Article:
Date of Award

Summer 8-22-2019

Level of Access Assigned by Author

Open-Access Thesis

Degree Name

Master of Science (MS)


Plant, Soil, and Environmental Sciences


Ellen Mallory

Second Committee Member

Greg Porter

Third Committee Member

Brian McGill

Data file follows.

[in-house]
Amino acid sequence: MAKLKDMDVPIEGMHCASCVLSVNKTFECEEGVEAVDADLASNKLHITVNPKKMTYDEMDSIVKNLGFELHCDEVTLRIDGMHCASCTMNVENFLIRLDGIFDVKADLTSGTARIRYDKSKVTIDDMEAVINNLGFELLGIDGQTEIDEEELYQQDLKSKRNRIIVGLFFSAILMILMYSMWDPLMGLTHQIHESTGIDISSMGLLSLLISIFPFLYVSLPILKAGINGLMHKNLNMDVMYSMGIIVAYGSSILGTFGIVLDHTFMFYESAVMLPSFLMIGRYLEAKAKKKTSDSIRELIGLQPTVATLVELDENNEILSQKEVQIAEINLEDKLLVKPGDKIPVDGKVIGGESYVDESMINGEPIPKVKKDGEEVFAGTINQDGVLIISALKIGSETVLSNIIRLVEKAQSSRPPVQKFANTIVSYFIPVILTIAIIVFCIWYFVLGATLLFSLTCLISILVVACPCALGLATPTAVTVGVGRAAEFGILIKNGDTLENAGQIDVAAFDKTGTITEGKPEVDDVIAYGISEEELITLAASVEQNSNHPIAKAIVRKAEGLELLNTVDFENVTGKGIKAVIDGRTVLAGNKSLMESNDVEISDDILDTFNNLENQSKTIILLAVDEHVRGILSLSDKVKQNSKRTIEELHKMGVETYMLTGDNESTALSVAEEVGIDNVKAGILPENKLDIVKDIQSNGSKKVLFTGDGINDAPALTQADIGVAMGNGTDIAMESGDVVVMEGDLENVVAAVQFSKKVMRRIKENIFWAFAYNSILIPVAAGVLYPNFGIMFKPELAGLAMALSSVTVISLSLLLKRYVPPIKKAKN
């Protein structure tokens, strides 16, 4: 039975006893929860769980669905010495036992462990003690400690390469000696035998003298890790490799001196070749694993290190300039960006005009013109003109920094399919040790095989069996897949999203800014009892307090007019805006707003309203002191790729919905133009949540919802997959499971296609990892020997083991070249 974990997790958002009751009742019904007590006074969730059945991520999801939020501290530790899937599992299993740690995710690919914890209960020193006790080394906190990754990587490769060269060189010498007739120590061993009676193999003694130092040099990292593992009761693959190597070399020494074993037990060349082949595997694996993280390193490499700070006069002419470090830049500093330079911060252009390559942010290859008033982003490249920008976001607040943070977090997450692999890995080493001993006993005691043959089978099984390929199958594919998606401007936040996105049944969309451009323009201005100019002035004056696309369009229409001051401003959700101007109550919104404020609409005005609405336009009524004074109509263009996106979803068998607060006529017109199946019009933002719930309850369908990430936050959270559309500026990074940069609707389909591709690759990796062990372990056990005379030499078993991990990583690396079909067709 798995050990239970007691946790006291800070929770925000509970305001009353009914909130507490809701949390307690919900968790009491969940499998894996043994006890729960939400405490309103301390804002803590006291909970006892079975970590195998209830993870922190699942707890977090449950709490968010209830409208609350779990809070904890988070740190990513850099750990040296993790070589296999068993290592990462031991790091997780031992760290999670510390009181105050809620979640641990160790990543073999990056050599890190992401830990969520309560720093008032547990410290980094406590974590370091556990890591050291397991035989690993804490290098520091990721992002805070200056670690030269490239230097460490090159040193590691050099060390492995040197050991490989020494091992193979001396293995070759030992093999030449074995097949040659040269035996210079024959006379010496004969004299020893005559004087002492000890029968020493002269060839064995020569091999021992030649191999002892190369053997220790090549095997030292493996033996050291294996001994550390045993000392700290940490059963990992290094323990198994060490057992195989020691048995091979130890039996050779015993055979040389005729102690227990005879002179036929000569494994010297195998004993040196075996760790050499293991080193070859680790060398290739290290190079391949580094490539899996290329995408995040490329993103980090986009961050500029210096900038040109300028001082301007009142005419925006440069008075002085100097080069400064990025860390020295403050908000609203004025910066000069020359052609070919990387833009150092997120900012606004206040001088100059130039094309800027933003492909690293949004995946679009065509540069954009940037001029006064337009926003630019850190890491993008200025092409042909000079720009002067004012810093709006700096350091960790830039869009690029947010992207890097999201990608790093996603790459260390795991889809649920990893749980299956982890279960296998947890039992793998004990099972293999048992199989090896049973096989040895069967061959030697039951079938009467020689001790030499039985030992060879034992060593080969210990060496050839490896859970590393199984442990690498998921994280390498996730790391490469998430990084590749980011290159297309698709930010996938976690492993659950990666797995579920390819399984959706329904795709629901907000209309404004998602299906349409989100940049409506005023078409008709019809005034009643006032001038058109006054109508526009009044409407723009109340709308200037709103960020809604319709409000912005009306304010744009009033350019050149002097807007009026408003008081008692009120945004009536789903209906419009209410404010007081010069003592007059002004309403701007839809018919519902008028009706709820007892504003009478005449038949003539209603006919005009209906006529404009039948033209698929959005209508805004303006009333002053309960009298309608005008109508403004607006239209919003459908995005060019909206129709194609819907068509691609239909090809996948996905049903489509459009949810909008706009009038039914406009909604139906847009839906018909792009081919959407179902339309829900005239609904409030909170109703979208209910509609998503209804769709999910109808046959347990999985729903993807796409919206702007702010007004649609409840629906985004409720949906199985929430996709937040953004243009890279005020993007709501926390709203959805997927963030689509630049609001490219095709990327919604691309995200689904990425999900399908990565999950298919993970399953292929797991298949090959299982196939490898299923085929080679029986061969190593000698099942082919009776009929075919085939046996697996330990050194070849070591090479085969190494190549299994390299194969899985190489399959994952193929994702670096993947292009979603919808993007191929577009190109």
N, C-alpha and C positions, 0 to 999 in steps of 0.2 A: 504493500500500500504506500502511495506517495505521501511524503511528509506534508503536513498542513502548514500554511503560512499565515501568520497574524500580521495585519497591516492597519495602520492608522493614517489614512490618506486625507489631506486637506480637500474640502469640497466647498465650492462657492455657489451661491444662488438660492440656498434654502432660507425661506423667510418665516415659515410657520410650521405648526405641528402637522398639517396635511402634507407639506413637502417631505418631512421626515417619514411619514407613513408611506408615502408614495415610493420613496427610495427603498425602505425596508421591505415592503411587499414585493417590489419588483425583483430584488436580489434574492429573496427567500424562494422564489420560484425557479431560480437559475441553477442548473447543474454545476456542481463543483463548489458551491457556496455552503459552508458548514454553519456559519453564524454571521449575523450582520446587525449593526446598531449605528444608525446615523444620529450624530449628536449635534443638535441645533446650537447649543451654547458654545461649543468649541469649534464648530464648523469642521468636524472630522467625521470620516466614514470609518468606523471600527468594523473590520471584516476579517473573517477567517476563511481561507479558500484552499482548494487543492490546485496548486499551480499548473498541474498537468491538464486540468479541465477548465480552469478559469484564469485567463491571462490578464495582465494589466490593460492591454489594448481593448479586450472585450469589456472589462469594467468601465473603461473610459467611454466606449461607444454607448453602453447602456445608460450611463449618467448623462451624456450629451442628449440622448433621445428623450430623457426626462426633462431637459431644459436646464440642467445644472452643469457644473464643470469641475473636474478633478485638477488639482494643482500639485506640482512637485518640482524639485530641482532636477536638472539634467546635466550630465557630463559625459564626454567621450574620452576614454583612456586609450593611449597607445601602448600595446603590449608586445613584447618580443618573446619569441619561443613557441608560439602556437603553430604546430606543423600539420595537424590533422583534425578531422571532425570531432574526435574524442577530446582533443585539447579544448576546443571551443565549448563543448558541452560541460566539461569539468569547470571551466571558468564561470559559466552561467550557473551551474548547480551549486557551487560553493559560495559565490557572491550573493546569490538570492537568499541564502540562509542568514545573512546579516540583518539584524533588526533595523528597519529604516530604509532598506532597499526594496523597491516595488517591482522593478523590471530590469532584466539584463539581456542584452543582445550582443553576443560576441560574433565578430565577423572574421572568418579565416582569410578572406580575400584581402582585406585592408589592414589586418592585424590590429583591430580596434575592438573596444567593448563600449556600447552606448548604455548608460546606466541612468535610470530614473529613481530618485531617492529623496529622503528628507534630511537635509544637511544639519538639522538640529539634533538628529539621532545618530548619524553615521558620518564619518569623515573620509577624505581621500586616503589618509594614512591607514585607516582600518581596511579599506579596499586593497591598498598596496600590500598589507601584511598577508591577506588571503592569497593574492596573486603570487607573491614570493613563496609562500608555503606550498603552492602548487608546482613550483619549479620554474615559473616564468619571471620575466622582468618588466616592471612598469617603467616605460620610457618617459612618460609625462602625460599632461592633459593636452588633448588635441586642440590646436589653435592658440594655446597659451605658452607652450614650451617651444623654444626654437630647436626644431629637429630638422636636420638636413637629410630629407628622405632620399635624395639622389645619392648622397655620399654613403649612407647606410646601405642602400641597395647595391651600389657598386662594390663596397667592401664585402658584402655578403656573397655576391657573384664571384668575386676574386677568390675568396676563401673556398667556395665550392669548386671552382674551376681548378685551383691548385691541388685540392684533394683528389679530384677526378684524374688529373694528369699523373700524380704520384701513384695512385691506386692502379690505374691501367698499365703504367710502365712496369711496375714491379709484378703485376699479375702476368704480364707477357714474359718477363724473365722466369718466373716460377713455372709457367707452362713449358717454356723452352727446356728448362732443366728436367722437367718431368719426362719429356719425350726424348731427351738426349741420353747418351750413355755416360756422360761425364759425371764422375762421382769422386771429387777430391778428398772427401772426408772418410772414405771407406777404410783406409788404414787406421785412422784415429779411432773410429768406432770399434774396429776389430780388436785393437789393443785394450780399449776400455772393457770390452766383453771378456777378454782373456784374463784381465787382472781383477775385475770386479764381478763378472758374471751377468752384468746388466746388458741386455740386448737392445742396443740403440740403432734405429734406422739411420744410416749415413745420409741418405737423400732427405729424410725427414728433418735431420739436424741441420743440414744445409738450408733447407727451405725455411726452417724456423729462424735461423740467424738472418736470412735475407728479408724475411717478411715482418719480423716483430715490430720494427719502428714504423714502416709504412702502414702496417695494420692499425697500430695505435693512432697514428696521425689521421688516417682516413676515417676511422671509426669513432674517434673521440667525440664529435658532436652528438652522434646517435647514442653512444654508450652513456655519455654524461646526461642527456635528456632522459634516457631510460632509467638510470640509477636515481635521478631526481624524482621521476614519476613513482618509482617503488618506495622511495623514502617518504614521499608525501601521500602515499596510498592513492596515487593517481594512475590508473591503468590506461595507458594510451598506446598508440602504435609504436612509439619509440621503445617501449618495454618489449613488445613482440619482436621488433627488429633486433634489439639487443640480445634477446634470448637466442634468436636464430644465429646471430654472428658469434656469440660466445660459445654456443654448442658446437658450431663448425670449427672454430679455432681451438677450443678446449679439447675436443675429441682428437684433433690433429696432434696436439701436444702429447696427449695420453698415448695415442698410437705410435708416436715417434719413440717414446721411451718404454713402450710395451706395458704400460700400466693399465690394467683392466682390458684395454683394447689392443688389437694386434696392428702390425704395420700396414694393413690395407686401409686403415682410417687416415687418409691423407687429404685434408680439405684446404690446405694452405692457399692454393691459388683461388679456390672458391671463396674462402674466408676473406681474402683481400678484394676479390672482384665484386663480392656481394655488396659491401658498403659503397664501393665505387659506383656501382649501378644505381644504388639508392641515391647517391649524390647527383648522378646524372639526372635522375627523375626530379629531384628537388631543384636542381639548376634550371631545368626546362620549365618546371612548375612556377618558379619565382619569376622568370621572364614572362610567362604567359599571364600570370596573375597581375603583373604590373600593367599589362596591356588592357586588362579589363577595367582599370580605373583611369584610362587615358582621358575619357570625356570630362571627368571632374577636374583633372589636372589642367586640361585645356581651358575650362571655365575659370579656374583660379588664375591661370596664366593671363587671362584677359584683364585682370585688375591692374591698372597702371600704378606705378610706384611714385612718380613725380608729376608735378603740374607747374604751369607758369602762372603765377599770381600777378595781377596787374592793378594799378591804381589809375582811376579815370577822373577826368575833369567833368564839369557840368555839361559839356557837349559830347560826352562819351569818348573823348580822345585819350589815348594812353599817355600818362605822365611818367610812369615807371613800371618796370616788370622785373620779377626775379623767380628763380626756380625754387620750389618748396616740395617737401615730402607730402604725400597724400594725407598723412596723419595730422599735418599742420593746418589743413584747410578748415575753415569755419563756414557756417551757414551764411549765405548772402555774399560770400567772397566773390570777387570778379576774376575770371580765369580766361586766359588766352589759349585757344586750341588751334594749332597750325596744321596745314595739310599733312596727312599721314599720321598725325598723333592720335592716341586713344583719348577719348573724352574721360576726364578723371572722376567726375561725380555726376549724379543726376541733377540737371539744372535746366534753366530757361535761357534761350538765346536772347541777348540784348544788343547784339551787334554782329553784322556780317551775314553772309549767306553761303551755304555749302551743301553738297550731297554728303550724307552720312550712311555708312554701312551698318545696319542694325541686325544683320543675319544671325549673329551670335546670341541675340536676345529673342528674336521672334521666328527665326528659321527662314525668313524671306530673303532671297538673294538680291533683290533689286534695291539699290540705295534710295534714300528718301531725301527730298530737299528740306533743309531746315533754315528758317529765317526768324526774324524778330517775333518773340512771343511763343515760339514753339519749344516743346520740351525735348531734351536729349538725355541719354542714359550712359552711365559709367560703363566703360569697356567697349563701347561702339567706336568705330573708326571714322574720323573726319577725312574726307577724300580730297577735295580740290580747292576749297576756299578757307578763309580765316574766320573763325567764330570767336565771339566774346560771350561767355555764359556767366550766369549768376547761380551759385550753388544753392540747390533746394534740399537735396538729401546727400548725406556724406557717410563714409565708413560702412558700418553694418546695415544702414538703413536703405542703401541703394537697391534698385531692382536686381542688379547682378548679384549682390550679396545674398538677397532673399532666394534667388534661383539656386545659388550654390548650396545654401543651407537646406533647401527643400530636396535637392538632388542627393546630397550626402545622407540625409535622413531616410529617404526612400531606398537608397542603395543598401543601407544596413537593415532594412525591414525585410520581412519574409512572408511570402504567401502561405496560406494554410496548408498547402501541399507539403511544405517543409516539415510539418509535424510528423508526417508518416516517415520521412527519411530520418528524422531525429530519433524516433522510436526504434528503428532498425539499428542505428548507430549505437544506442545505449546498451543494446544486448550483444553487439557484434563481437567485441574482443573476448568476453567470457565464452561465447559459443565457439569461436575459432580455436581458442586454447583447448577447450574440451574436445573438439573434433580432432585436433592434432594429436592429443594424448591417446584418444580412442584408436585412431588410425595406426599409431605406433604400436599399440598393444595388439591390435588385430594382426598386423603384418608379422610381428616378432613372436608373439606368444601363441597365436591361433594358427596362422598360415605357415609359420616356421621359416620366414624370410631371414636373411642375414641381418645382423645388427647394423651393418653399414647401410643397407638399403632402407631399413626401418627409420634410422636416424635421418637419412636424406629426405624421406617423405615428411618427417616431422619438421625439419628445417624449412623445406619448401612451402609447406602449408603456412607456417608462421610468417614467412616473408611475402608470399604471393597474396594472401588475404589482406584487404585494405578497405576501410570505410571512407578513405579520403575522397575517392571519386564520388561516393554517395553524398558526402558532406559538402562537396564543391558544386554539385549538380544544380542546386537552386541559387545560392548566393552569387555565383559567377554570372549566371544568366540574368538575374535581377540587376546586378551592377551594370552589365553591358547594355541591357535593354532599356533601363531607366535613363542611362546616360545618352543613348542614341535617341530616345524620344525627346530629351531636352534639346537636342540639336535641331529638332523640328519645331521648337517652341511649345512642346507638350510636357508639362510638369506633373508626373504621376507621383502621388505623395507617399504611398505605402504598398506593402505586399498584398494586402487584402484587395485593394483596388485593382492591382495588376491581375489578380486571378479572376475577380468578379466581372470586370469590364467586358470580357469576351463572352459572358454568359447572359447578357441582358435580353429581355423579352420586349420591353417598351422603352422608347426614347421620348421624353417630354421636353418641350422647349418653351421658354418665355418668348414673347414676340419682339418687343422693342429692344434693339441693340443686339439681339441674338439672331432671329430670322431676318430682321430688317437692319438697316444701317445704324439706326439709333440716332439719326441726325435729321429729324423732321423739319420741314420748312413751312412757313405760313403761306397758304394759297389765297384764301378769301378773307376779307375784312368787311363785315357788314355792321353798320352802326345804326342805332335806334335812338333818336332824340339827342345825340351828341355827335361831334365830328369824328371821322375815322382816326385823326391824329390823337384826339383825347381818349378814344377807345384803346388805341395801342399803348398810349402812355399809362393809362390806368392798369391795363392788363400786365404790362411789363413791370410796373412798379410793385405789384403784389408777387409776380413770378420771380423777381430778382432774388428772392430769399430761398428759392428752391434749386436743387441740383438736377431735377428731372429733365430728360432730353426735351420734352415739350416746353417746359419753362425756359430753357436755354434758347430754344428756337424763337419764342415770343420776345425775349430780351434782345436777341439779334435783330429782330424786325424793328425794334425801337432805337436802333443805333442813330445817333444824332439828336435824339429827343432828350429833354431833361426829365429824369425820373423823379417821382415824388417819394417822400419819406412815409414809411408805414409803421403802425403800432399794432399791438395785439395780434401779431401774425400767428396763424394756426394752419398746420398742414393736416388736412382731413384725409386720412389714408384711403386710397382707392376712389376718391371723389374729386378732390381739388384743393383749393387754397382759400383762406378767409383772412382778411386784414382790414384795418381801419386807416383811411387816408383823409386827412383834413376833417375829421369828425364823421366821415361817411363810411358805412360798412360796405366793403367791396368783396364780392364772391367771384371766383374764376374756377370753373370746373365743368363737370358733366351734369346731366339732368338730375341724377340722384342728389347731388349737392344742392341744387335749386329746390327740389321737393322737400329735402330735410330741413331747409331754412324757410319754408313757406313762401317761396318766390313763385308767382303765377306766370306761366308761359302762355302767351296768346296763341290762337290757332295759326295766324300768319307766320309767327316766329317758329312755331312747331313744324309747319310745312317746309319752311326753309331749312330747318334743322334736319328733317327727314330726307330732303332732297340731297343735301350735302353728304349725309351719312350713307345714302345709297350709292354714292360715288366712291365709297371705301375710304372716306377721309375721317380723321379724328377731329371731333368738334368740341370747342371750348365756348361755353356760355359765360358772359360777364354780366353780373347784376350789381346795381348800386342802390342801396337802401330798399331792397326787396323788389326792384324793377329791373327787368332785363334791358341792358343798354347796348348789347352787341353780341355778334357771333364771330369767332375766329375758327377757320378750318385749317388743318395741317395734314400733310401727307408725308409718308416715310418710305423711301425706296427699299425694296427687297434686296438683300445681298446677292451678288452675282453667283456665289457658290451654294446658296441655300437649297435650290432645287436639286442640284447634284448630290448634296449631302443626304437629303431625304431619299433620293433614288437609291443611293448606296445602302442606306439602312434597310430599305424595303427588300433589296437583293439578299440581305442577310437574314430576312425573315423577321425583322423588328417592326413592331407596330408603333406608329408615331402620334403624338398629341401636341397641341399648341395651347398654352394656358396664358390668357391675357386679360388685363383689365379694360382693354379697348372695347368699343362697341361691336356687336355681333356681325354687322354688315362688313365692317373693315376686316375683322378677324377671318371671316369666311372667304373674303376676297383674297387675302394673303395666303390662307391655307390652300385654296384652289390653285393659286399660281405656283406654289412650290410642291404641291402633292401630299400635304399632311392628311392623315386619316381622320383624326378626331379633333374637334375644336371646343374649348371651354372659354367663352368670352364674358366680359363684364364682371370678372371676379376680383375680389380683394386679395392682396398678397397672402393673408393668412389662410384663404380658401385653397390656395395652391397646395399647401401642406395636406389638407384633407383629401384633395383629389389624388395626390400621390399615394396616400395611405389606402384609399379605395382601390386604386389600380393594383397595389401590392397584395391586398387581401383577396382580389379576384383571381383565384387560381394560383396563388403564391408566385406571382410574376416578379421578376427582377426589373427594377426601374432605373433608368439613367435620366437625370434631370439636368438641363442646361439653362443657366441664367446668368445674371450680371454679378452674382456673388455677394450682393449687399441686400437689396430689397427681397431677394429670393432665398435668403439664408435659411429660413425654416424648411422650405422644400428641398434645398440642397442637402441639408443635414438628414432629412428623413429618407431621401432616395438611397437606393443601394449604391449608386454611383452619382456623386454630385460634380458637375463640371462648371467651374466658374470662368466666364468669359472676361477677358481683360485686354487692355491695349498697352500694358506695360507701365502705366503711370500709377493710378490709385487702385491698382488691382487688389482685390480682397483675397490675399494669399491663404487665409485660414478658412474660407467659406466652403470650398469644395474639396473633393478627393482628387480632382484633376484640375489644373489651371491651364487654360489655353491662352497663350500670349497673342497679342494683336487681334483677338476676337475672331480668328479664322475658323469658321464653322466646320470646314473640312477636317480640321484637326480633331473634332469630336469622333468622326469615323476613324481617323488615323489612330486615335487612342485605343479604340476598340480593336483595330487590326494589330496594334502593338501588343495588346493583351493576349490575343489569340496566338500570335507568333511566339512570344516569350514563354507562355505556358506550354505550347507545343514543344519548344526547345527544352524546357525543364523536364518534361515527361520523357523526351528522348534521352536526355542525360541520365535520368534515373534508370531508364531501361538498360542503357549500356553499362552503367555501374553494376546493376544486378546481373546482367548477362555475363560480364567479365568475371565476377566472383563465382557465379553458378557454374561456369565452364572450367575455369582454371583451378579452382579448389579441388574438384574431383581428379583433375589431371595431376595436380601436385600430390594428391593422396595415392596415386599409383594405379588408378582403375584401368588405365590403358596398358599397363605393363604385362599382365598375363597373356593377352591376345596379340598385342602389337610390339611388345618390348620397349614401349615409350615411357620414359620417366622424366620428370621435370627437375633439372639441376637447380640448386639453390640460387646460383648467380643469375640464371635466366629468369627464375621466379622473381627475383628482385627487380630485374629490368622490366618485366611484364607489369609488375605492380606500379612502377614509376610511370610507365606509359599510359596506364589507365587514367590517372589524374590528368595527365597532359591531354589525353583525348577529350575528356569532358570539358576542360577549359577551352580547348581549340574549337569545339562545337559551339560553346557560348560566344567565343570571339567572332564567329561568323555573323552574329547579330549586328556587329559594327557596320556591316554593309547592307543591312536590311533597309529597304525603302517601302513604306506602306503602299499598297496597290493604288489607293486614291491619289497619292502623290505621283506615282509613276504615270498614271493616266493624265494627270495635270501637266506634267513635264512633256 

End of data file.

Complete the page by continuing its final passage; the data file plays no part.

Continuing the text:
Climate change has the potential to impact yield and yield stability, and thus, sustainability in agriculture. Farmers are confronted seasonally with the challenges and unpredictability weather can bring. Current climate change projections anticipate an overall rise in temperature, precipitation and CO2 for the Northeast with weather increasing in variability in the forms of heatwaves, drought and heavy rain events. Using the computer simulation model DSSAT (Decision Support Systems for Agrotechnology), we aimed to assess the vulnerability and potential climate adaptation strategies for potato and barley in Maine. Chapter 1, “Assessing the Vulnerability of Potato and Barley to Climate Change using the Crop Model DSSAT”, encompasses the calibration and evaluation of the crop model DSSAT for two varieties each of potato (an early-season and late-season) and barley (a 2-row variety and 6-row variety) in Maine. The growth and development of each variety was assessed across numerous planting dates under a baseline weather scenario (1989-2018) and four future weather scenarios for 2050-2079, varying by emissions scenario and CO2 concentration. An additional assessment was conducted looking at yield stability under less variable and more variable weather. Following any necessary adjustments, model evaluations found the calibrated model to adequately simulate all four varieties under various management and growing conditions in the state. Subsequent simulations revealed that the late-season variety of potato and the 6-row barley variety may be more stable with climate change in Maine, while the early-season variety of potato may be more vulnerable, particularly with increased weather variability. The late-season variety of potato and both varieties of barley performed best with the earliest possible planting, while the early-season variety of potato performed better with late planting. Crop growth and development improved with climate change and projected elevated CO2 for all four varieties in terms of biomass and final yield. Crop quality could not be evaluated. Chapter 2, “Investigating Soil Health as a Climate Resilience Strategy for Potato and Barley in Maine Using the DSSAT Crop Model”, evaluates adaptive management strategies for potato and barley in Maine. Adaptive management strategies included improved soil health in a manure-based system (amended) and irrigation in a fertilizer-based system, both compared to a conventional fertilizer-based system (nonamended). Here, the model was evaluated for a set of data containing many rotations of potato and barley in a nonamended fertilizer-based system and an amended manure-based system. Following minor changes and a successful evaluation, simulations were conducted using a feasible planting date and the five weather scenarios from Chapter 1. Results found the irrigated system to perform best under all five weather scenarios for potato with the amended system a close second in production performance, while the performance of barley in the amended system was equal to that of the irrigated system. While irrigation may not be the most viable option for all Maine farmers, this study illustrated the importance soil health both now and in the future in improving or maintaining current crop production.